Plausibility and Relationships: You Are What Your Friends Believe (Andy Patton, JAN 21, 2022, Still Point)

Peter Berger will be our guide for today’s tour of social plausibility. Berger coined the term “plausibility structure” to refer to the societal contexts of networks of meaning within which these meanings make sense or are made plausible. He is a leading thinker in the field of the “sociology of knowledge,” which, for me, has been a key that unlocks this aspect of the story of modern deconstruction.

Berger lays out his basic perspective in A Rumor Of Angels:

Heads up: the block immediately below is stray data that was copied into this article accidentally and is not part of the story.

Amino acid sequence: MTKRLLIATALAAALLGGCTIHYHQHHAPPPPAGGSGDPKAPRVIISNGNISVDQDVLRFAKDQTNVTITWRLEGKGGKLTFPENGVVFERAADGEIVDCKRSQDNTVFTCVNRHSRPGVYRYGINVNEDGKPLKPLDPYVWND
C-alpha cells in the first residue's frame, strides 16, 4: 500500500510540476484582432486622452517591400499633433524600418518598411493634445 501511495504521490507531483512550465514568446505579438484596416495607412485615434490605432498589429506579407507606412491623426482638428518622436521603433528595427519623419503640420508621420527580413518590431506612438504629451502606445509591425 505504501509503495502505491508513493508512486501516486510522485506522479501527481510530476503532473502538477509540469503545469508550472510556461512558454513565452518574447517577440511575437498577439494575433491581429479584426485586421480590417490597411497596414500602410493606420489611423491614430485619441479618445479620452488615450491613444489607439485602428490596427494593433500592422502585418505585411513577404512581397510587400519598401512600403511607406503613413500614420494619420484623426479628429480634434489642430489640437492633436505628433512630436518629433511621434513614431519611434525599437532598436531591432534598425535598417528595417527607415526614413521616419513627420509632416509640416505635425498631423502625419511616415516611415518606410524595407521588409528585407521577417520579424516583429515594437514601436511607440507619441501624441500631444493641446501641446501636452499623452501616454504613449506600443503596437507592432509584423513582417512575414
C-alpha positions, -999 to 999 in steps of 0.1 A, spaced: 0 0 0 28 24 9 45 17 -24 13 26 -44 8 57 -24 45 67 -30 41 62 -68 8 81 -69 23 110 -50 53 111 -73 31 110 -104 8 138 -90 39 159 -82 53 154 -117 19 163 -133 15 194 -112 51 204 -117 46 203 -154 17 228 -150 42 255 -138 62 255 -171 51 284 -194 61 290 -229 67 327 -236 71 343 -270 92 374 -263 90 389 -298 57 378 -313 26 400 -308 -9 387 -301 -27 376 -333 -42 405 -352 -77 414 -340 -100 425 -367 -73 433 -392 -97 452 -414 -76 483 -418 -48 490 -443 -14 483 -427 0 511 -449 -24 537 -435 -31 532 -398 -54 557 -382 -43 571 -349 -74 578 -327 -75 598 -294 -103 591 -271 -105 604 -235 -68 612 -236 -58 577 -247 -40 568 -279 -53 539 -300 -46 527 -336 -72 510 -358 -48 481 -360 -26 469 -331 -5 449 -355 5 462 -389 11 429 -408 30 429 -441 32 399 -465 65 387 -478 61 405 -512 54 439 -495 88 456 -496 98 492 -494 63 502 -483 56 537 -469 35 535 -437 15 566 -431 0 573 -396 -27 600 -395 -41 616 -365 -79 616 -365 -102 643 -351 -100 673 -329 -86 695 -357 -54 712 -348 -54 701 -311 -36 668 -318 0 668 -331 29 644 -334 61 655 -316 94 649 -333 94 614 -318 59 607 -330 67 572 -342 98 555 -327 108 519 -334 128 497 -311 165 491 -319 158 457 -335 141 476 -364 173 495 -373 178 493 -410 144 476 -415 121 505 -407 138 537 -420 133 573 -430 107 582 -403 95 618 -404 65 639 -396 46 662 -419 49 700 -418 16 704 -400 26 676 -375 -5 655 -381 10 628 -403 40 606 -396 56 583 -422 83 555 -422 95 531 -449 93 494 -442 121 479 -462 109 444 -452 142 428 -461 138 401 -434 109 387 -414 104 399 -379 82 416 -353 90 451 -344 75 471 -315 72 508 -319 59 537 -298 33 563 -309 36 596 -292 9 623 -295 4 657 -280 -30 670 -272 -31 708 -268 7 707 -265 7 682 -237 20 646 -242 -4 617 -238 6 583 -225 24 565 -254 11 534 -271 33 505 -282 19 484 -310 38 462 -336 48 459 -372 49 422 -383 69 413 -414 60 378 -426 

“For better or for worse, [humans] are social beings. Their “sociality” includes what they think, or believe they “know” about the world. Most of what we “know” we have taken on the authority of others, and it is only as others continue to confirm this “knowledge” that it continues to be plausible to us. It is such socially shared, socially taken-for-granted “knowledge” that allows us to move with a measure of confidence through everyday life.”

Berger is saying that our beliefs first come to us through the beliefs of others, and they only remain believable if they continue to be supported and nourished through a believing community that also shares them. In other words, our beliefs become a taken-for-granted part of our paradigm if they are continually confirmed by our social environment. We hold things to be true because people around us also hold them to be true.